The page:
Nvidia CEO Jensen Huang Envisions a Metaverse Dominated by Machines

Huang says “The physical world and the metaverse can be connected in a lot of different ways. It doesn’t just have to be humans. It can be machine to machine.”
Image source: Nvidia

Quick take:

  • Nvidia CEO Jensen Huang says machines could connect the physical world with the metaverse.
  • The graphics processing unit and computing chipmaker’s web3 vision focuses on building the industrial metaverse.
  • The company has also developed a real-time graphics collaboration platform Omniverse for metaverse builders.

Nvidia CEO Jensen Huang has revealed his company’s big plans for the metaverse. Huang spoke to VentureBeat’s GamesBeat panel about his company’s vision for the metaverse. Nvidia is one of the biggest mainstream tech companies to foray into the metaverse. 

The graphics processing unit (GPU) company’s Omniverse recently rolled out globally giving more creators a platform to build metaverse products.

Nvidia has taken a different approach to the metaverse by choosing to focus on building and automating the industrial metaverse. 

The industrial metaverse is an immersive 3D virtual space that leverages Nvidia’s Omniverse, AI-based automation programs and VR/AR devices to connect the physical world to the virtual universe.

This segment of the metaverse allows users to work on projects remotely from the site and collaborate with their on-site colleagues seamlessly. It has also been adopted in training programs for military units, including the US army.

Huang described the metaverse as a “3D extension of the internet”. In his conversation with GamesBeat, he said: “A lot of people think that—when you say “metaverse,” they imagine putting on VR headsets, but it’s obviously not just that.”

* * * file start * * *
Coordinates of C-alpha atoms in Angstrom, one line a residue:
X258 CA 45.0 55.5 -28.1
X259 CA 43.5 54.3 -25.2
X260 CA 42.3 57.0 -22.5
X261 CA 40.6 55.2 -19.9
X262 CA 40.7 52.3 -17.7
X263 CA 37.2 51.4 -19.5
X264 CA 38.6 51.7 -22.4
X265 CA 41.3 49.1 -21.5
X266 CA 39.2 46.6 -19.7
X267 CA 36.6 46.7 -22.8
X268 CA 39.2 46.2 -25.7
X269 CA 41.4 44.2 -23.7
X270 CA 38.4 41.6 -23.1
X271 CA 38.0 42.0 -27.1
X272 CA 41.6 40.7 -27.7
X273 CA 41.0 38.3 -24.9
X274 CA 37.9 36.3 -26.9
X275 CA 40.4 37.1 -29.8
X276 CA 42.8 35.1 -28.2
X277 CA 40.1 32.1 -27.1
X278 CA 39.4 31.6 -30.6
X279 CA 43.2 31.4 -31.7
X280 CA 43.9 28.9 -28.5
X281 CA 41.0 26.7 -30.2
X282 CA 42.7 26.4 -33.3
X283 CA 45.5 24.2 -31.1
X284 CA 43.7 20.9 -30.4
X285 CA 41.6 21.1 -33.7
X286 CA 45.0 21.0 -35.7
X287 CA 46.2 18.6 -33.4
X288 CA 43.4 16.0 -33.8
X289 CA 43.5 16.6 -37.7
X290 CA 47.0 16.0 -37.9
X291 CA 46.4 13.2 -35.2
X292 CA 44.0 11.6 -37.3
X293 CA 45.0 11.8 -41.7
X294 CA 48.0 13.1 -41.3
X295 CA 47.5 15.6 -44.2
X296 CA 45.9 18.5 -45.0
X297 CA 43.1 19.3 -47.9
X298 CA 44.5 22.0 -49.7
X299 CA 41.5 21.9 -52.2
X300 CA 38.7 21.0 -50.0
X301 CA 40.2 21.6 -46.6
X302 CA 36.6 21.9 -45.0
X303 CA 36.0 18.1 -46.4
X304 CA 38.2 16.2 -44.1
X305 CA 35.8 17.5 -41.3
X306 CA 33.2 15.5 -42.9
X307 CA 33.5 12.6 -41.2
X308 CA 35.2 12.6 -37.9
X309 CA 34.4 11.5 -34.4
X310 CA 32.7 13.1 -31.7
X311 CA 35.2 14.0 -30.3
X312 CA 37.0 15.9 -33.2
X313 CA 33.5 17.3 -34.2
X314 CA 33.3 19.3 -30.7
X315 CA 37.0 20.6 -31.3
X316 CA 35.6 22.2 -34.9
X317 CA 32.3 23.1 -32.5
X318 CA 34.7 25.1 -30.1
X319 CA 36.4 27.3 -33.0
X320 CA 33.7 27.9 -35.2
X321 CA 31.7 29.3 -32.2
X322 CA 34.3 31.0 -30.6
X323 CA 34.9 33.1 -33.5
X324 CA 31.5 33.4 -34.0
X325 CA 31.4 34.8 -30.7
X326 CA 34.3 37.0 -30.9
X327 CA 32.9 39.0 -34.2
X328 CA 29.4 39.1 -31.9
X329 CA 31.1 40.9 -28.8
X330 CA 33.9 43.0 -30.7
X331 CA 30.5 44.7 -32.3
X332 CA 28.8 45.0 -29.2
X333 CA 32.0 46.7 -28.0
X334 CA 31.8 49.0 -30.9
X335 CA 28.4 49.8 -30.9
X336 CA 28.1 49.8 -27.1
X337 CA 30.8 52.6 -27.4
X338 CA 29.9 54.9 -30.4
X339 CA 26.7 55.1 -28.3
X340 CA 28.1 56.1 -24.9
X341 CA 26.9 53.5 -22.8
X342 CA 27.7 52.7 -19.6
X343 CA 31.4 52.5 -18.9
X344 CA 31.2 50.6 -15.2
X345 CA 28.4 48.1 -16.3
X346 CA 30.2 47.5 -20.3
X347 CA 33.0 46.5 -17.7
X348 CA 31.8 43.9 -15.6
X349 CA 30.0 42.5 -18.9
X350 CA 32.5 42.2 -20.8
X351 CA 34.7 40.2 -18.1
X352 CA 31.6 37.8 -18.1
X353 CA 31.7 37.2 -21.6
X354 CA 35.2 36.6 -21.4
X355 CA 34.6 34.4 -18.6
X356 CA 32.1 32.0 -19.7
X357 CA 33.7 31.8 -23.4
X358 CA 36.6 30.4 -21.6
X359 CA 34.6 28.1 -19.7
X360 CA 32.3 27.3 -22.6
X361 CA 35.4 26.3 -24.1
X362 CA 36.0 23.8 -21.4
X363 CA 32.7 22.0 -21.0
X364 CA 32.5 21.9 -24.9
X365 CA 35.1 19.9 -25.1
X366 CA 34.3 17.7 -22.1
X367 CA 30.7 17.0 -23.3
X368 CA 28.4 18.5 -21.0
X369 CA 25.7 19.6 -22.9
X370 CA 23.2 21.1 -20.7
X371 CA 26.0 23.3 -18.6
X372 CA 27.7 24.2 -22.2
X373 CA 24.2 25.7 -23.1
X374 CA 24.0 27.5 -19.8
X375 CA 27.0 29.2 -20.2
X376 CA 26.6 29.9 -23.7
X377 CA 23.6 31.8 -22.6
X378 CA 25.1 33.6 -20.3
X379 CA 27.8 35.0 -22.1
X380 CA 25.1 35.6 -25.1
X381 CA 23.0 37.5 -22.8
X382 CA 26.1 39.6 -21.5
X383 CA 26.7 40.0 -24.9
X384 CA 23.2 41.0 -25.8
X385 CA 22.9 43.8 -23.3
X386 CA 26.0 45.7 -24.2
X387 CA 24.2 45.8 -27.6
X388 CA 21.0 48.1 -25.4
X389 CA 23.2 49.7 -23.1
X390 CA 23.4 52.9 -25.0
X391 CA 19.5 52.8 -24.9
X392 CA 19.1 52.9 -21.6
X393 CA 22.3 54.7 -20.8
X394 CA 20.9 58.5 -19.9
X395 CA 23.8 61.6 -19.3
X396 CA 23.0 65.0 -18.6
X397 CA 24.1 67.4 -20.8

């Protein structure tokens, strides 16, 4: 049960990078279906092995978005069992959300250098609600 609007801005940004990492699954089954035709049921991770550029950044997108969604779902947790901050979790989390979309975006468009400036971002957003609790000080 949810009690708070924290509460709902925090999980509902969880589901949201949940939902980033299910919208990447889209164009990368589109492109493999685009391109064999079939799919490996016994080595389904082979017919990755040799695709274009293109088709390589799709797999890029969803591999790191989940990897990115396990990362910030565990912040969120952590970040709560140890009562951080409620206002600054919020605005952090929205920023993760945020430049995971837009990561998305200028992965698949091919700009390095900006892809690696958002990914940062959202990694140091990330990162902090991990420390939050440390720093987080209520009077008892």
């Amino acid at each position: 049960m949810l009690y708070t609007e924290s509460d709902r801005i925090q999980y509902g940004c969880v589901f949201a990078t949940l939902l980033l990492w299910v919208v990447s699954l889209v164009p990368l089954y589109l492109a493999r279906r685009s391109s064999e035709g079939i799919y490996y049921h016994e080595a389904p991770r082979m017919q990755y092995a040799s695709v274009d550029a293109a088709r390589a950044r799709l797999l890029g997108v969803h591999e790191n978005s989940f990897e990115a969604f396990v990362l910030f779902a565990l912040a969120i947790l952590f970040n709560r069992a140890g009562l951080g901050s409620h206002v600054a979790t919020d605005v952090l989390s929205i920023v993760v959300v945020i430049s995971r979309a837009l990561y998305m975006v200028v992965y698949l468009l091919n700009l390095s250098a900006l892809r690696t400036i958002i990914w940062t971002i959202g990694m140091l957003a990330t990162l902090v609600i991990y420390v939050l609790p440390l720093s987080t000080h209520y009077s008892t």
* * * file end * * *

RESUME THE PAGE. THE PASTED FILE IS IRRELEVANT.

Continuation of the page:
The Nvidia CEO emphasized that while it is possible to experience the metaverse in 3D, you can also do that in 2D. Generally, you do not need to be immersed in a metaverse experience in order to interact with it. Some companies have already designed metaverse projects that do not require the use of AR/VR or extended reality devices, thus justifying Huang’s statement.

“One of my favourite ways of enjoying the metaverse is a whole bunch of robots in the metaverse doing work and communicating with robots that are outside in the physical world,” he added.

According to Huang, “The physical world and the metaverse can be connected in a lot of different ways. It doesn’t just have to be humans. It can be machine to machine.”

Nvidia has already made some inroads towards making the industrial metaverse commercially viable.

In September, the company collaborated with the University of Houston, the AI Innovation Consortium, and TechnipFMC to build commercially relevant use cases and accelerator tools for the industrial metaverse.

In June, Nvidia also announced a partnership with German automation company Siemens to accelerate the automation of the industrial metaverse. The two companies are working together to integrate Siemens’  Xcelerator digital business platform with Nvidia’s Omniverse, allowing businesses to create and use digital twins in the metaverse.

Earlier this year, the US tech giant revamped its Omniverse platform with new creator tools and features after making it free for individual users.

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